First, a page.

True. Once frozen food is thawed in the refrigerator, it is safe to refreeze it without cooking, although there may be a loss of quality due to the moisture lost through defrosting. Also, after cooking raw foods that were previously frozen, it is safe to freeze the cooked foods. If cooked foods are frozen and then thawed in the refrigerator, you may also refreeze the unused portion.
Repeated freezing and thawing can affect the texture, so the quality may not be as good, but as long as the food is thawed properly (so that any pathogens present don't multiply to dangerous levels), it is an acceptable practice, says Schaffner. However, if you refreeze foods that were left out or thawed incorrectly and have grown dangerous bacteria, you will be refreezing a dangerous food, cautions Schneider, who also advises against refreezing cooked products because, he says, it's unlikely that they will taste good.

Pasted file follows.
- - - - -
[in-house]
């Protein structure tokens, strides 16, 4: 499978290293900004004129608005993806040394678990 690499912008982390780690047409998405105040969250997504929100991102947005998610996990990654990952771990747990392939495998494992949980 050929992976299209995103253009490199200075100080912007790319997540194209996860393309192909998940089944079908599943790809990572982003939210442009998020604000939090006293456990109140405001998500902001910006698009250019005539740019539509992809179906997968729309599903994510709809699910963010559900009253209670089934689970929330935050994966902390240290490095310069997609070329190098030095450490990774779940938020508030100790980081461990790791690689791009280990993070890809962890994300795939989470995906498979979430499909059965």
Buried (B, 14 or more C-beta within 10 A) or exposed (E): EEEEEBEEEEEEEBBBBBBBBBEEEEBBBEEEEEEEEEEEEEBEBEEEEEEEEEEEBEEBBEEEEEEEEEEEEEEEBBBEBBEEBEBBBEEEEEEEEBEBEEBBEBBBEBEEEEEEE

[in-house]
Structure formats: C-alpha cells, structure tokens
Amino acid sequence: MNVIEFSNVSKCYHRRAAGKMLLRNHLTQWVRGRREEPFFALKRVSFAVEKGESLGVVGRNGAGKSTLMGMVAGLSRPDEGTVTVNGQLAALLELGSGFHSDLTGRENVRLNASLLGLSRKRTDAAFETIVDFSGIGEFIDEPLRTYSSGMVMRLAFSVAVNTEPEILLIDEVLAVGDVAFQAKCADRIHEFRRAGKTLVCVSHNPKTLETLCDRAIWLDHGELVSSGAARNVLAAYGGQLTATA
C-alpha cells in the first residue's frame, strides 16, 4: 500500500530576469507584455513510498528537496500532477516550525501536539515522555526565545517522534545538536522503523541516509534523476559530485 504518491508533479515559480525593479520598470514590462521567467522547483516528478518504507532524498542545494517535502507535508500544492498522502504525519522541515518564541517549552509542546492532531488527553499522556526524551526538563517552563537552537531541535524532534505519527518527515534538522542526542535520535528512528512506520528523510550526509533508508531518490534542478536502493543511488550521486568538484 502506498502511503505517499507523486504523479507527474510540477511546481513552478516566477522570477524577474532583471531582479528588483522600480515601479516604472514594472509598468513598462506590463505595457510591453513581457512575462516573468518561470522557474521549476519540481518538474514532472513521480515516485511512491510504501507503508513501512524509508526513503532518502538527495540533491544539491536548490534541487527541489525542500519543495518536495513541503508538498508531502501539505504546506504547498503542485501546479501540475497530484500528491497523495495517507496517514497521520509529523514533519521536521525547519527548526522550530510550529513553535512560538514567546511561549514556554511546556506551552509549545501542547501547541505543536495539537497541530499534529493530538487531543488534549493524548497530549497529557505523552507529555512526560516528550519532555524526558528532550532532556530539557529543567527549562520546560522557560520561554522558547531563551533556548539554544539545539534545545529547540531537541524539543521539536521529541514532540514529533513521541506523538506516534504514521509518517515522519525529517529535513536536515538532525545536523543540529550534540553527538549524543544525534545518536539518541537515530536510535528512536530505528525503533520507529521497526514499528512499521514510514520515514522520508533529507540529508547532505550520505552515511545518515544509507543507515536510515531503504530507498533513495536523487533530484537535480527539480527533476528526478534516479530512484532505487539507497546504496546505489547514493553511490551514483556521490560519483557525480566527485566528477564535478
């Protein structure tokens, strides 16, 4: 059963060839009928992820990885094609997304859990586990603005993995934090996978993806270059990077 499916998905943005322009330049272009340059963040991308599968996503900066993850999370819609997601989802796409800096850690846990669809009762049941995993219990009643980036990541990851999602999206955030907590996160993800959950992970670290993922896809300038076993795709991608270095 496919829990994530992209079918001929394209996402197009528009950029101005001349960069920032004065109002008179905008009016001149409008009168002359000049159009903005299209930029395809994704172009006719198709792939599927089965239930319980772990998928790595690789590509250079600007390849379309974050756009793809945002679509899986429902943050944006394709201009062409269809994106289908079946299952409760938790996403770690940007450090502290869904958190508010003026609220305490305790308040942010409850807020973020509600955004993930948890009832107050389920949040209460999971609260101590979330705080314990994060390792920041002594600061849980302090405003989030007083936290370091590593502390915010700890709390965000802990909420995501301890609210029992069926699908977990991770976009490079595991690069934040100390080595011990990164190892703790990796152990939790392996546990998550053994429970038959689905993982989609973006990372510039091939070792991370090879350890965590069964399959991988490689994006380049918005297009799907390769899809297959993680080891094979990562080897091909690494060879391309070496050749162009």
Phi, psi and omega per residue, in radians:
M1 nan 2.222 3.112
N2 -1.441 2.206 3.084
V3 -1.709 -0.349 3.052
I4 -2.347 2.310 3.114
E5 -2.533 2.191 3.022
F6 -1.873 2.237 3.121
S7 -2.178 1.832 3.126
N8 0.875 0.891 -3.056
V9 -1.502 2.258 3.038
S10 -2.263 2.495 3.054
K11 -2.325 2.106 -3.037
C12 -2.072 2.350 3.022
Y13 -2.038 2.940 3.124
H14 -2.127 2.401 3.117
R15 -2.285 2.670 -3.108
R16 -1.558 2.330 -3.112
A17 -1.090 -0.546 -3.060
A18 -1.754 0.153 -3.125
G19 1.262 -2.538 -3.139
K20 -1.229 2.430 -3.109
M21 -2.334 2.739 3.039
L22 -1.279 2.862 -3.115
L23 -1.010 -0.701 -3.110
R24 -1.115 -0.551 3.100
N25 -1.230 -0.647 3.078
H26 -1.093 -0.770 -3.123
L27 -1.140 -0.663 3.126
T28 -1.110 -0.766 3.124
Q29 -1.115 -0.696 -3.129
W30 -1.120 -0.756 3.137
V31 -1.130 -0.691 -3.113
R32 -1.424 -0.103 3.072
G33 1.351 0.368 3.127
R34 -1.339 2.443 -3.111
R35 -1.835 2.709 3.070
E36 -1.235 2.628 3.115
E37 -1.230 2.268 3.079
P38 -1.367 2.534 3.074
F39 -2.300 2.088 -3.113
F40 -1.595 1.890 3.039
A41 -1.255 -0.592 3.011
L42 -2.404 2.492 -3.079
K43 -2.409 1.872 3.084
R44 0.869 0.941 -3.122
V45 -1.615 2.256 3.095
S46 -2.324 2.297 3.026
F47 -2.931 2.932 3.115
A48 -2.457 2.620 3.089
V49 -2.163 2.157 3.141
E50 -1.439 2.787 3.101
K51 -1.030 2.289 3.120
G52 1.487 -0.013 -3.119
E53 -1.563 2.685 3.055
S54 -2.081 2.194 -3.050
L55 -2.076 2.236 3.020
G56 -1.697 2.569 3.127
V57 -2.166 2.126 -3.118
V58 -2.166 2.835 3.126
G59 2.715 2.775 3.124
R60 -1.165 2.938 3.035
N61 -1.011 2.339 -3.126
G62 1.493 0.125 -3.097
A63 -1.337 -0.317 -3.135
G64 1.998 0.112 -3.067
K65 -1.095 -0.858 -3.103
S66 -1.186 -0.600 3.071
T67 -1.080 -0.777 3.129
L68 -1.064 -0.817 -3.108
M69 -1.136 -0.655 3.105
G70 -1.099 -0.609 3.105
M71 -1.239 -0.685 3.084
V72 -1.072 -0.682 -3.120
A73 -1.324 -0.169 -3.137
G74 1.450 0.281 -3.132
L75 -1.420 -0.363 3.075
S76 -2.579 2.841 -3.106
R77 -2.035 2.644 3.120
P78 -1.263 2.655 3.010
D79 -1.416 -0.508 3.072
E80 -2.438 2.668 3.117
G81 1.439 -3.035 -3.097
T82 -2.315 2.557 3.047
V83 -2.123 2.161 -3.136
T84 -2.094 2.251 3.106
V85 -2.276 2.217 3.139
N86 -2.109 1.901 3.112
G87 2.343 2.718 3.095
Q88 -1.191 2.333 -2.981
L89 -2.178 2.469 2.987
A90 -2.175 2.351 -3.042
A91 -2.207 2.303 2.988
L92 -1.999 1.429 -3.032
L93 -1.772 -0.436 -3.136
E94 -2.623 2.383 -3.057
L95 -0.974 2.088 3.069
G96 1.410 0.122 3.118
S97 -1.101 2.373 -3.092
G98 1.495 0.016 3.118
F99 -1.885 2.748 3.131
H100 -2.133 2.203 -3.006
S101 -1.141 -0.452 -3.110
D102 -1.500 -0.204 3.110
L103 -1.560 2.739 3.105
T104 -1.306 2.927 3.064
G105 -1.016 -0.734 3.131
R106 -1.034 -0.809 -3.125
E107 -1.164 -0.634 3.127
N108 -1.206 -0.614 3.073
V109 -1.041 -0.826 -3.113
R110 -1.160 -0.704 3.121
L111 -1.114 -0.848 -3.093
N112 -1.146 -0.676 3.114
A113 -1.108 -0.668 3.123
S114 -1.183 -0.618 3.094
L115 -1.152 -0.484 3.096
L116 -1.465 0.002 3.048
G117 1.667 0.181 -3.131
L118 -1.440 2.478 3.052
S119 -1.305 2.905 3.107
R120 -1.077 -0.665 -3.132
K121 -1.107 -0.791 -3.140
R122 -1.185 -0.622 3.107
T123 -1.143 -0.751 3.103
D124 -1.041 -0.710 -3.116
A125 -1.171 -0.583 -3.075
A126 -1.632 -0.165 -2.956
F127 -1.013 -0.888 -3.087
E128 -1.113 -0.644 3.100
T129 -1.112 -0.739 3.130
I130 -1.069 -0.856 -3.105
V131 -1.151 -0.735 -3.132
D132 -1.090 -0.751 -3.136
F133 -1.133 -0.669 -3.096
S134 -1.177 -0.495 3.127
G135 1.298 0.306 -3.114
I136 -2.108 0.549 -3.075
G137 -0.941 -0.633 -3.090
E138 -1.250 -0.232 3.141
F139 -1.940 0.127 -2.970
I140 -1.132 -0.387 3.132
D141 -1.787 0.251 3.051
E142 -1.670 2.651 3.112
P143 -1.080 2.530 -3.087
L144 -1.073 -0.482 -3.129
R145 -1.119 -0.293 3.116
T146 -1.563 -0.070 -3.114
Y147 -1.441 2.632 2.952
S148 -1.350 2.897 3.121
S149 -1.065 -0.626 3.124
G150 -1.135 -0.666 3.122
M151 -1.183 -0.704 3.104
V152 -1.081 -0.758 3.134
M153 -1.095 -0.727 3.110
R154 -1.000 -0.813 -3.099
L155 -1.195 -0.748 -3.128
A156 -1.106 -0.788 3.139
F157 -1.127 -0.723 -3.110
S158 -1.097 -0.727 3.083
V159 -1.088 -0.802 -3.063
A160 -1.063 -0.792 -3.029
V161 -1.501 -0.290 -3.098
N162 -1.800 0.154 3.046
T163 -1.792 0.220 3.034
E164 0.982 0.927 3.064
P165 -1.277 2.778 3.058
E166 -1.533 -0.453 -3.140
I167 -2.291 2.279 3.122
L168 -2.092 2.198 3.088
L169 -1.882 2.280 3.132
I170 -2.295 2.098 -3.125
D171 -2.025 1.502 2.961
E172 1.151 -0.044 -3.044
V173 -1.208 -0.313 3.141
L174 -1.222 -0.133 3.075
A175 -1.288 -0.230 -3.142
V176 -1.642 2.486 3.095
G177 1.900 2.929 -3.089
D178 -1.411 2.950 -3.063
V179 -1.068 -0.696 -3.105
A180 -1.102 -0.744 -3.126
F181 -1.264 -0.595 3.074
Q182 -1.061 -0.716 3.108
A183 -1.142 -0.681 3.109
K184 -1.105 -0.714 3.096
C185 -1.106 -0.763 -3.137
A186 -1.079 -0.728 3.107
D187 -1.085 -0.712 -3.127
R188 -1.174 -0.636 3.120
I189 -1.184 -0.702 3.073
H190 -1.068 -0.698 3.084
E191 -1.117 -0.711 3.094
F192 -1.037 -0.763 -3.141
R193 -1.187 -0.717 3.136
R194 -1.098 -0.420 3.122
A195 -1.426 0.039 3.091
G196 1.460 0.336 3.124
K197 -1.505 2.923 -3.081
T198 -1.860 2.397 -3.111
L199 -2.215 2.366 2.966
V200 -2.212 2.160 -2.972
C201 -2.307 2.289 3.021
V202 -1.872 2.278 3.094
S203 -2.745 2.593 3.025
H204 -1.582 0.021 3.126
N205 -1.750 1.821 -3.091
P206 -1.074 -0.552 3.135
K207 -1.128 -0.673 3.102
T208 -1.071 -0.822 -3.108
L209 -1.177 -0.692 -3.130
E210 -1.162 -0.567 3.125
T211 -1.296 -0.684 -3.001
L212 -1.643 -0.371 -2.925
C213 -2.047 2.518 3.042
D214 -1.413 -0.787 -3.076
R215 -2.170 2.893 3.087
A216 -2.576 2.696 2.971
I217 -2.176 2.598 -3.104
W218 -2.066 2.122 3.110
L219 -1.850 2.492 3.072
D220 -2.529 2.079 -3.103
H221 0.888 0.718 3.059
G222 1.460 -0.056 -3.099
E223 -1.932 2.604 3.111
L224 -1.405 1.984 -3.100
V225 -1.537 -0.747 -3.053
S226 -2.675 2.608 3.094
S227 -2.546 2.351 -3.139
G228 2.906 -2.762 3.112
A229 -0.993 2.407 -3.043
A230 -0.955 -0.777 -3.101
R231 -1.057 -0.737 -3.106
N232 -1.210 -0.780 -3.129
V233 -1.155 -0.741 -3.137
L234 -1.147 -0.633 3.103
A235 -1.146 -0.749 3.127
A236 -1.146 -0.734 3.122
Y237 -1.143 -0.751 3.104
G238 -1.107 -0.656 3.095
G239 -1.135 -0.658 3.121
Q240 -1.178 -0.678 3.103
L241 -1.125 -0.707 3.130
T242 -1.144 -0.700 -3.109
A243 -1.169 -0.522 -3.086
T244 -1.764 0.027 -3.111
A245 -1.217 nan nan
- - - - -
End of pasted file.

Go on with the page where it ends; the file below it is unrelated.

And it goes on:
Refreezing will more than likely "cause a few taste issues—for example, if ice cream goes through several freeze-thaw cycles, you will get a defect called 'sandiness,' which is a gritty texture due to precipitation of lactose. If you subject meat to repeated freeze-and-thaw cycles, you may have excessive drip loss due to damage to meat tissue. The same thing happens with frozen juice," says Vasavada.
True or false: Freezer burn is caused by dangerous pathogens, and the food should be discarded immediately.
False. Freezer-burned food is perfectly safe. It just won't taste very good because it may be tough and dried out, says Schaffner. Freezer burn results from trapped air that causes moisture crystals to form around the food and change it physically. "Any alteration in the physical properties of a food will affect the taste. We've all witnessed how cooking a food changes it. Cut freezer-burned portions away either before or after cooking the food. Heavily freezer-burned foods may have to be discarded," adds Luce.
Freezer burn can be prevented by wrapping food tightly in a moisture-proof barrier (e.g., plastic wrap or a sealed bag). Make sure that there is no air left in the bag or plastic wrap before sealing. Wrapping it in multiple layers can also help. However, foods that are left in the freezer too long (even when well-wrapped) will suffer freezer burn, so it's best to date all packages, and use the oldest packages first, suggests Schaffner.
Stay healthy with our nutrition guide.